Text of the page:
My Child with a Disability is Turning 18 Years Old – Now What?
As parents, we make all the important decisions for our children.
Being a parent never really ends. But reaching the legal age of majority will change things for your disabled child. When a child turns 18 he is considered an adult. As an adult, a disabled child can legally make his or her own decisions about medical treatment, living arrangements, and finances. But what if he or she is unable to do so.
If you think your child is not able to make decisions on his/her own, and perhaps can be taken advantage of, you should consider filing for Guardianship.
Guardianship is an important issue for parents of children with special needs because when a child turns 18, parents are no longer legally entitled to decide things on their behalf.
A guardian or conservator is a person charged with overseeing care for someone else and is responsible for making financial, legal, and medical decisions, such as where the person will live. A guardianship can be full or limited. If limited, the guardian only oversees certain issues.
To obtain a guardianship you must prove that your child is unable to handle decisions on matters such as money, property, or other issues. Guardians receive the right to make decisions on their adult child’s behalf, although they are not legally obligated to support their child financially.
SUPPLEMENTAL SOCIAL SECURITY INCOME (SSI)
When your disabled child reaches age 18 you should have your child,or you as his or her Guardian, apply for benefits under the Supplemental Security Income (SSI) program at your local Social Security Office. Social Security Administration pays monthly Supplemental Security Income (SSI) benefits to people with limited income and resources who are disabled or blind. Blind or disabled children, as well as adults, can get SSI benefits. SSA pays SSI benefits in order to meet basic needs for food and shelter. Unlike Social Security Disability benefits, SSI benefits are not based on a person’s prior work record or a family member’s prior work record.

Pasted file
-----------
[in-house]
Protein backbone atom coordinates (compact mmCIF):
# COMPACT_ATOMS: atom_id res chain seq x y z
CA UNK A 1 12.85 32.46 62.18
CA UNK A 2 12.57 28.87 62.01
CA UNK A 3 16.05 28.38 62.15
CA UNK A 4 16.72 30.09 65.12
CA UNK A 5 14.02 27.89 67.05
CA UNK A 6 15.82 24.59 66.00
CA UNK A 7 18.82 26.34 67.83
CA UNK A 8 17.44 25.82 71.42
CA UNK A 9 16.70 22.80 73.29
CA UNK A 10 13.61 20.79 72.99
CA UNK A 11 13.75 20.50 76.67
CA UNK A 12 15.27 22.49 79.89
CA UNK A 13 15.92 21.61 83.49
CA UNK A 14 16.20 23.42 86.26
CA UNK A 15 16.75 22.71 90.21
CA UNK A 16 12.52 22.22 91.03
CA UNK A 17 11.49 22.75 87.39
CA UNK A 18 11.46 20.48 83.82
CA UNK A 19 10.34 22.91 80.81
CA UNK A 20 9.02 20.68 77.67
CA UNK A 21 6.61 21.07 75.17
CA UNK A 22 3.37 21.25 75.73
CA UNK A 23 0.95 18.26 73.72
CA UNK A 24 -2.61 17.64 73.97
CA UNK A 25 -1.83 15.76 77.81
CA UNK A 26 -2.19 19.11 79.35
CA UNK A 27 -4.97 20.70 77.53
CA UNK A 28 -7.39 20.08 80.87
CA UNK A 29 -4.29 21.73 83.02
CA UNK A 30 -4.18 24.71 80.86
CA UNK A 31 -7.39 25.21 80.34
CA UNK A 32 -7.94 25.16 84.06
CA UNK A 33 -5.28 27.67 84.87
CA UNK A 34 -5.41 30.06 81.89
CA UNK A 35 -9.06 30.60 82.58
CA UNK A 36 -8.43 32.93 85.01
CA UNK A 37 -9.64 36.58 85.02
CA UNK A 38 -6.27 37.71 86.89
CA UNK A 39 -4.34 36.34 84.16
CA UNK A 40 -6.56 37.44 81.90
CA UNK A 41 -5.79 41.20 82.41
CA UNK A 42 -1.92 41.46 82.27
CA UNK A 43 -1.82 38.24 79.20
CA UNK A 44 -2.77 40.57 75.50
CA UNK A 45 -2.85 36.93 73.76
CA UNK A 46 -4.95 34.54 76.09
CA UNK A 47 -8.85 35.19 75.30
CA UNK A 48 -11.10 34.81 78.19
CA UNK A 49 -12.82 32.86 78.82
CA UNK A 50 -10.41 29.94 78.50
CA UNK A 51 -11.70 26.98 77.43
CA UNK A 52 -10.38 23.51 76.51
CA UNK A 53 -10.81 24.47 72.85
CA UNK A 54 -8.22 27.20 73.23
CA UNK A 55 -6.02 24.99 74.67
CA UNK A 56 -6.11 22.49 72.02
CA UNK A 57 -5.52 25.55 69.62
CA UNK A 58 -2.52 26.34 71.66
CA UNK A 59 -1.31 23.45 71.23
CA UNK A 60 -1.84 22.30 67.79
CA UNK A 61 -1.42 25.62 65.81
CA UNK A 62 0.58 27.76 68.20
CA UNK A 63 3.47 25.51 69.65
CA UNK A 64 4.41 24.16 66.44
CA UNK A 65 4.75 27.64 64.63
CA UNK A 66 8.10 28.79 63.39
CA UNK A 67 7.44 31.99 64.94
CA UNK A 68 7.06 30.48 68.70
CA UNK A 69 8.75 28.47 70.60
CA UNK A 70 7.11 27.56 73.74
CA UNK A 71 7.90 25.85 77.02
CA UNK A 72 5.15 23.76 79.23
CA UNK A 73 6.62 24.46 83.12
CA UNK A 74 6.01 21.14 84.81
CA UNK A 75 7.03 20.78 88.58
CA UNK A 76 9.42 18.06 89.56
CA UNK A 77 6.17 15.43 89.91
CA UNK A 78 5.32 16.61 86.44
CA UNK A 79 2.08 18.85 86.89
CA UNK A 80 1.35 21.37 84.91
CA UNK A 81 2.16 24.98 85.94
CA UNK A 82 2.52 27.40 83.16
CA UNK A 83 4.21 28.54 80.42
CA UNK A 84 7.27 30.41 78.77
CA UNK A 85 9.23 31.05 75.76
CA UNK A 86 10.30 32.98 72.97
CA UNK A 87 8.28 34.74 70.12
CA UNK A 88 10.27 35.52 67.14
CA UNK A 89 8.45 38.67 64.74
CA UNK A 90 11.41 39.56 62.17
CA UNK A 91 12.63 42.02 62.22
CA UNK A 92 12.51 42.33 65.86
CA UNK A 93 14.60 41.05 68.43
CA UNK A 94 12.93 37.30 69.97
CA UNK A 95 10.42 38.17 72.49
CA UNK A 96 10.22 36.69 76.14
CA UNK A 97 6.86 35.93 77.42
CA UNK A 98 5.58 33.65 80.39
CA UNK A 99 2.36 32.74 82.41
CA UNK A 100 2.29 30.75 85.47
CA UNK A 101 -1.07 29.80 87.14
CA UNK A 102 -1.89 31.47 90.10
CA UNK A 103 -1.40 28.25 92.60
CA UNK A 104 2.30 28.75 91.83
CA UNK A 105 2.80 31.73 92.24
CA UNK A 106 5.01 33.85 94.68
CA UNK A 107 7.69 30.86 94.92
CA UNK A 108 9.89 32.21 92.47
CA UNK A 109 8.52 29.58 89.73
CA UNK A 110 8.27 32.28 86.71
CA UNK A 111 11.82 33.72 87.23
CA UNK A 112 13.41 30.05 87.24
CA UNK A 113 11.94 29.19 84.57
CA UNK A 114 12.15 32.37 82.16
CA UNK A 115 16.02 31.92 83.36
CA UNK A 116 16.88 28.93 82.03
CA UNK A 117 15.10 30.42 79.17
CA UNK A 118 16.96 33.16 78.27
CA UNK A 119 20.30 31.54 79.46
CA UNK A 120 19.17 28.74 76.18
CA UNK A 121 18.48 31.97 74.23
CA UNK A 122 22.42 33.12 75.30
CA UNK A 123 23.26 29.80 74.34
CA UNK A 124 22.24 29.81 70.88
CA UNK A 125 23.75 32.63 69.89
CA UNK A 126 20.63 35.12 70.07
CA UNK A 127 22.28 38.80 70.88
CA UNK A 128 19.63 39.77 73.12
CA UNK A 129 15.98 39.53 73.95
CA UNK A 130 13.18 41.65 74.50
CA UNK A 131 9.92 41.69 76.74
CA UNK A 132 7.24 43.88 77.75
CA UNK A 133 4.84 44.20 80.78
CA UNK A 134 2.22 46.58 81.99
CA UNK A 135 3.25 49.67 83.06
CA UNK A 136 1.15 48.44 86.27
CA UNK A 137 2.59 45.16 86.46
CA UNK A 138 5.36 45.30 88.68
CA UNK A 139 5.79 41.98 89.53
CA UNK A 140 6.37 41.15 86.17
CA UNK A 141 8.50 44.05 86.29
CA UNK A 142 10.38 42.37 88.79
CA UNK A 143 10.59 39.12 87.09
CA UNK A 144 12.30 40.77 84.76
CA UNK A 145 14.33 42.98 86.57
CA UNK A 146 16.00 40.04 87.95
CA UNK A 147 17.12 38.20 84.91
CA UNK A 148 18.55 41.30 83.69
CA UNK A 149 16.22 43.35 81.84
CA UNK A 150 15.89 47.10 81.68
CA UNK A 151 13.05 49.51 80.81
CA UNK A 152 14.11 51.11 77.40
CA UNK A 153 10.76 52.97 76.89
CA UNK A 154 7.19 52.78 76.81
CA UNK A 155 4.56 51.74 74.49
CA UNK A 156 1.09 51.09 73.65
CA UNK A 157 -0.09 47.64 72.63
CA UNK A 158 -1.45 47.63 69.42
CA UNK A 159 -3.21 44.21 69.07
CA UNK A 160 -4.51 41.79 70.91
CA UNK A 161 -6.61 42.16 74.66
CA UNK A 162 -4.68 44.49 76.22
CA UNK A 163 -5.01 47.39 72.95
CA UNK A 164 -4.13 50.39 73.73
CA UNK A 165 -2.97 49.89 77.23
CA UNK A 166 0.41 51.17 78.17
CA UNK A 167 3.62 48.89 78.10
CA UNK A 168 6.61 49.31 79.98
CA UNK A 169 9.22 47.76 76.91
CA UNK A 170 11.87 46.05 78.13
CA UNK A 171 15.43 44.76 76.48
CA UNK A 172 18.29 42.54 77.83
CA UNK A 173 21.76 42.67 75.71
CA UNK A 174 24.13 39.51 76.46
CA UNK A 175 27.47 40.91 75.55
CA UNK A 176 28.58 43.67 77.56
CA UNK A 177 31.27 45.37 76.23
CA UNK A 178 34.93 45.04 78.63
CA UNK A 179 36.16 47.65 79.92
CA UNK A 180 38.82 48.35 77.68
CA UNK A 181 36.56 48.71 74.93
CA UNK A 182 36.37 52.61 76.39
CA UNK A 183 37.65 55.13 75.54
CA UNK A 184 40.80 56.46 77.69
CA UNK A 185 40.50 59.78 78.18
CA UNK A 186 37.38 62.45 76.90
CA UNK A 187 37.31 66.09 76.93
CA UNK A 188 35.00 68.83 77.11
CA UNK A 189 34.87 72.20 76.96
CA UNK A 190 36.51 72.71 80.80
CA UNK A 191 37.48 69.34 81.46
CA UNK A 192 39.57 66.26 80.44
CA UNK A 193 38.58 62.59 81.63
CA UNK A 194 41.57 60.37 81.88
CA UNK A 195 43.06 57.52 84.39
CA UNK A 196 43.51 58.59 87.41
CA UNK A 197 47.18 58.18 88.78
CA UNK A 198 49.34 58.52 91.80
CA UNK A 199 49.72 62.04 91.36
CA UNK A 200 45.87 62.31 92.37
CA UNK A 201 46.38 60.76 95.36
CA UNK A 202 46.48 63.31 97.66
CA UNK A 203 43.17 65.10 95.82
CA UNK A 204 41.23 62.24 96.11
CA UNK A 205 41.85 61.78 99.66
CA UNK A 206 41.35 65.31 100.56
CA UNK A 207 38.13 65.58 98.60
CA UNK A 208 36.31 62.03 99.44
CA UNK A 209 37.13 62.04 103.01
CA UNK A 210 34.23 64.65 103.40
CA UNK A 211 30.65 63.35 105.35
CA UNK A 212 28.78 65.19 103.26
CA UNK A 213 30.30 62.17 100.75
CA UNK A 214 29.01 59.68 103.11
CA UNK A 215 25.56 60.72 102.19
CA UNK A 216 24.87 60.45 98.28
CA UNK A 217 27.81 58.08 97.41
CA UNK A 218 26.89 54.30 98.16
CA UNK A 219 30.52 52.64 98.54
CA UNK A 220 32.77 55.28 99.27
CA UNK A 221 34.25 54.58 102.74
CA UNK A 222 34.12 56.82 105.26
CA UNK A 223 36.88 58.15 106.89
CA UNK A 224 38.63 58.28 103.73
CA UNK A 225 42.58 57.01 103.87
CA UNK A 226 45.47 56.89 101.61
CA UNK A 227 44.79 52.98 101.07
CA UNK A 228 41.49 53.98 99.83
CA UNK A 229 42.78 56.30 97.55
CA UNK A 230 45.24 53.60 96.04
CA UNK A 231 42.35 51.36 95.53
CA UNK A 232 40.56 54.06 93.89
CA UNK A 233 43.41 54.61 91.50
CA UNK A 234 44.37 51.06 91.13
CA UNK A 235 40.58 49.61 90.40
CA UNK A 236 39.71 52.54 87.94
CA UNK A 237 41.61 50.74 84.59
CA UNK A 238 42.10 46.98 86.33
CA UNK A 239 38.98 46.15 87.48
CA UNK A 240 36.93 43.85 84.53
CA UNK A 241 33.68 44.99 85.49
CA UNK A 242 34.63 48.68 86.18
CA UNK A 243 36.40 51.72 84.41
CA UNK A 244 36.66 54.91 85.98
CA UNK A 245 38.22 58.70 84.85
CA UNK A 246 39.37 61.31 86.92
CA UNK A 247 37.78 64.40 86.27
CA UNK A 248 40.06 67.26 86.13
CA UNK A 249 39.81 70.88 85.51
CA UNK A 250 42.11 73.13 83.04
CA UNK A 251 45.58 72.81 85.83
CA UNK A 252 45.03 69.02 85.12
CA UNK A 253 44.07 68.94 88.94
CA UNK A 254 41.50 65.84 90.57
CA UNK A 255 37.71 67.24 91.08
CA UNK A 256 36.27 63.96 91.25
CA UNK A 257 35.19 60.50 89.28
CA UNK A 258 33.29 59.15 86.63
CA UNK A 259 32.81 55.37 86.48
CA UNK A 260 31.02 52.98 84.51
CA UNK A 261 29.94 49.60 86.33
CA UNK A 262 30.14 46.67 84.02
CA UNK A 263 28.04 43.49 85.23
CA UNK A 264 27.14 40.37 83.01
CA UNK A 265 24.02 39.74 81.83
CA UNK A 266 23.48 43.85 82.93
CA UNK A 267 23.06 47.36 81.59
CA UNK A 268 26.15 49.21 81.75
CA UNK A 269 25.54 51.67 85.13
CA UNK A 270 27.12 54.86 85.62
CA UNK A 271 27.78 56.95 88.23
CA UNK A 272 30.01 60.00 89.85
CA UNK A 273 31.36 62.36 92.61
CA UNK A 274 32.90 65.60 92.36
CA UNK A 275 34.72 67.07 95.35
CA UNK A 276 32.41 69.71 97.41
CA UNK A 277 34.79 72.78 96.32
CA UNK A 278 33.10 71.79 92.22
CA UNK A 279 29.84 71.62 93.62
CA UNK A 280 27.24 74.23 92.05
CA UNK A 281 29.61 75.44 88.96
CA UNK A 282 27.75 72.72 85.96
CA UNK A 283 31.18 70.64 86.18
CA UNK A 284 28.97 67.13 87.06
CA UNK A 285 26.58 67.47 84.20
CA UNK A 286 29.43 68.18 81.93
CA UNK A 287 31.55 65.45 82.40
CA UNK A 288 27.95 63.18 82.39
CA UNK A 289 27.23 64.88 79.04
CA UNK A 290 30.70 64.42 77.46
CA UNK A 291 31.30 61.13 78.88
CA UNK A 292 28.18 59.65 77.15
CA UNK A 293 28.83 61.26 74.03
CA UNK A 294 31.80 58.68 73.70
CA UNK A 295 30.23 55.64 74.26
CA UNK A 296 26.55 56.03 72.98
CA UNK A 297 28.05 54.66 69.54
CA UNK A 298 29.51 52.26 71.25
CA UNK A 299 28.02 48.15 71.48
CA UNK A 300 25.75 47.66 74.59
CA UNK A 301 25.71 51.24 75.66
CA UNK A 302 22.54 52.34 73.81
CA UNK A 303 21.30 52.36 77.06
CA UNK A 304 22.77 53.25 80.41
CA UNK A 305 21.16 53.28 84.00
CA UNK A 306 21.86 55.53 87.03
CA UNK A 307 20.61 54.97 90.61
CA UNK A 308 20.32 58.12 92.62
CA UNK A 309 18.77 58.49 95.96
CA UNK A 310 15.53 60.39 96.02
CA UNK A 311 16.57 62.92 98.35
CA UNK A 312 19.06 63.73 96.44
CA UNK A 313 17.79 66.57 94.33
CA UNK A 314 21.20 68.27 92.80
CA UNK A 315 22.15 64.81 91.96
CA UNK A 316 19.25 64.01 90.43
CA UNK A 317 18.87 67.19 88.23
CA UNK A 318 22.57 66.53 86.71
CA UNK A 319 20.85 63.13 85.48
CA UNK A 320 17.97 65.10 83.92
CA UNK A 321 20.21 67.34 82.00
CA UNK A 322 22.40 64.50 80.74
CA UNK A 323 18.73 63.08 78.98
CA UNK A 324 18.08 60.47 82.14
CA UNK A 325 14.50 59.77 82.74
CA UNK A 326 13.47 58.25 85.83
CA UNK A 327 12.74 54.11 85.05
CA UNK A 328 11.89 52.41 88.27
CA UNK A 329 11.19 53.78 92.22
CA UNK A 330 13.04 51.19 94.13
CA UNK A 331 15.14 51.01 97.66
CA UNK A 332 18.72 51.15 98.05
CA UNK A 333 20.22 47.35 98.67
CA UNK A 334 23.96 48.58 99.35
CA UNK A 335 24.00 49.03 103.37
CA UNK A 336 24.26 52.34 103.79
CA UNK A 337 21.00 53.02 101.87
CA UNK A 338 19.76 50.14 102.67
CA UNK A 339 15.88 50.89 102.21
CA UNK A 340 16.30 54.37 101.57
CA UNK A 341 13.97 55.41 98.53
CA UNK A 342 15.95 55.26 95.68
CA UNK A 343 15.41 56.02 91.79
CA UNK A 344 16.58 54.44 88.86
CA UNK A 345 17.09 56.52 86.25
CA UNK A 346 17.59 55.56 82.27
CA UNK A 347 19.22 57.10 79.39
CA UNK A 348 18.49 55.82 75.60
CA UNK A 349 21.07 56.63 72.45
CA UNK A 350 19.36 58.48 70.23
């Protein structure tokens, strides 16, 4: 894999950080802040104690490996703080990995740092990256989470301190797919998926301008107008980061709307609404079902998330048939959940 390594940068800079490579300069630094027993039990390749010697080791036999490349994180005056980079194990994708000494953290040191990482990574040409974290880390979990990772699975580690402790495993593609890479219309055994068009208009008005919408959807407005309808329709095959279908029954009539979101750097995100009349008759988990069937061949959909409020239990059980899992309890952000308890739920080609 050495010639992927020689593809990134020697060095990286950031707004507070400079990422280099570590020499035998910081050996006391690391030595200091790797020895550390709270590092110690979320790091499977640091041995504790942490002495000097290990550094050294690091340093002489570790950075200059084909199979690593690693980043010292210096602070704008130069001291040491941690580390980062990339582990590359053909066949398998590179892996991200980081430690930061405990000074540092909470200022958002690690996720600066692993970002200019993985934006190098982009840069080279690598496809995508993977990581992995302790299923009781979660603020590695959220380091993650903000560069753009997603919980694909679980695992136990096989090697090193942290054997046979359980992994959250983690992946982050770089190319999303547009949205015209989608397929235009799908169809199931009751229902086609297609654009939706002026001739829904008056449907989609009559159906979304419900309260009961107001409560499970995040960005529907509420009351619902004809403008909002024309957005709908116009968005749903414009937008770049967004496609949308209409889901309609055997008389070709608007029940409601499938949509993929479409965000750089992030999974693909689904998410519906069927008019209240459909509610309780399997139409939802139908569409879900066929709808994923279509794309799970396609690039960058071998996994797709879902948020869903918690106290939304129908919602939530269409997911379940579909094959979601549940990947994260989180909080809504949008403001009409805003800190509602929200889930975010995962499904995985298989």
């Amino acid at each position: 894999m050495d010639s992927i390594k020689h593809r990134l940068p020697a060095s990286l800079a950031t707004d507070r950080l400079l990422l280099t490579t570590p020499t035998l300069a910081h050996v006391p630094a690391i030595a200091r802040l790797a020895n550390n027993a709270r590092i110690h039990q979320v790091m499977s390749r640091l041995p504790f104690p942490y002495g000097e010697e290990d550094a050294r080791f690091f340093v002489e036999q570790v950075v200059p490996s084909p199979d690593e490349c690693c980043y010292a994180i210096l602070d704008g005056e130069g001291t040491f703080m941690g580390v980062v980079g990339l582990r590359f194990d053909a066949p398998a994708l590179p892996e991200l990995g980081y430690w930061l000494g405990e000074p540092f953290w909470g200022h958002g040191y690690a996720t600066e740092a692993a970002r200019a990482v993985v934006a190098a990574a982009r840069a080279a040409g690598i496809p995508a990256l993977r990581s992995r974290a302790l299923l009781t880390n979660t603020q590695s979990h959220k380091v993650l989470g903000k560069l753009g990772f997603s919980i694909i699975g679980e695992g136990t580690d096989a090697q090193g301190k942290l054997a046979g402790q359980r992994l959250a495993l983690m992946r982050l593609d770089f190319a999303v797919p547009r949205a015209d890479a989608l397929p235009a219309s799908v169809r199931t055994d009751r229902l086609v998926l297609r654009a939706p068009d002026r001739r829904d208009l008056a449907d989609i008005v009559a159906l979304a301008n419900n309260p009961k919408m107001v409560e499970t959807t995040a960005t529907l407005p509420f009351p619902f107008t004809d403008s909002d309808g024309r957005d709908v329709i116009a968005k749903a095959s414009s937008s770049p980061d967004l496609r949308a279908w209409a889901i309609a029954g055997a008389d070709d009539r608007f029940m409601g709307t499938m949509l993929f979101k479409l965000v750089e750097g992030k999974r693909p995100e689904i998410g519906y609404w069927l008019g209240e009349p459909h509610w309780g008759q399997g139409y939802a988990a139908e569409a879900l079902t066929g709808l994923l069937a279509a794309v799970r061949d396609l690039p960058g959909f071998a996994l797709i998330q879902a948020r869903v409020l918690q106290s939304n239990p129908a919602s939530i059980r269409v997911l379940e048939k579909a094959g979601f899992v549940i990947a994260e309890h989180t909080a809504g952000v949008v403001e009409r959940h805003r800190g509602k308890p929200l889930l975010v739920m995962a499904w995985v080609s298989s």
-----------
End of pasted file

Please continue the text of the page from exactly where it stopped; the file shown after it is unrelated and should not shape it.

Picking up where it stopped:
For disability purposes in the SSI program, a child is considered an adult when they turn 18. Social Security Administration (SSA) uses different medical and nonmedical rules then when your child was under 18, when deciding if a disabled child over age 18 can get SSI disability payments. For example, SSA does not count the income and resources of family members when deciding whether a disabled child over 18 meets the financial limits for SSI. SSA counts only the income andresources of the child who is over 18. Your child will need to have less than $2,000 of property in his or her own name to qualify. SSA also uses the disability rules for adults, which are different than those for children, when deciding whether a child who turns 18 is disabled.
Once SSI is obtained he/she will be automatically eligible for Medicaid. This will open the door to valuable community services not otherwise available
Even if you are your child’s guardian you should apply to the Social Security Administration to be his or her Representative Payee at the time SSI is applied for. Even if you are your child’s guardian, a Representative Payee is the only agent for receipt of payments that Social Security will recognize.
SPECIAL NEEDS TRUSTS
Supplemental Security Income (SSI) will not provide enough money to care for your adult child for the rest of his or her life. You and other family members will want to provide money, a home, or an inheritance to provide for your disabled child’s care. However, a special needs child who receives an inheritance, lawsuit settlement, or monetary gift can be disqualified from getting SSI and Medicaid benefits.This can be avoided by creating a Special Needs Trust.
A Special Needs Trust can hold money and assets for the care of your adult child. A Special Needs Trust will protect your child’s money and keep their savings below the Social Security and Medicaid resource limit of $2,000. A Special Needs Trust also enables you or someone you appoint to protect these assets and advocate for your child.
© Copyright Sheri R. Abrams, Attorney at Law. All rights reserved.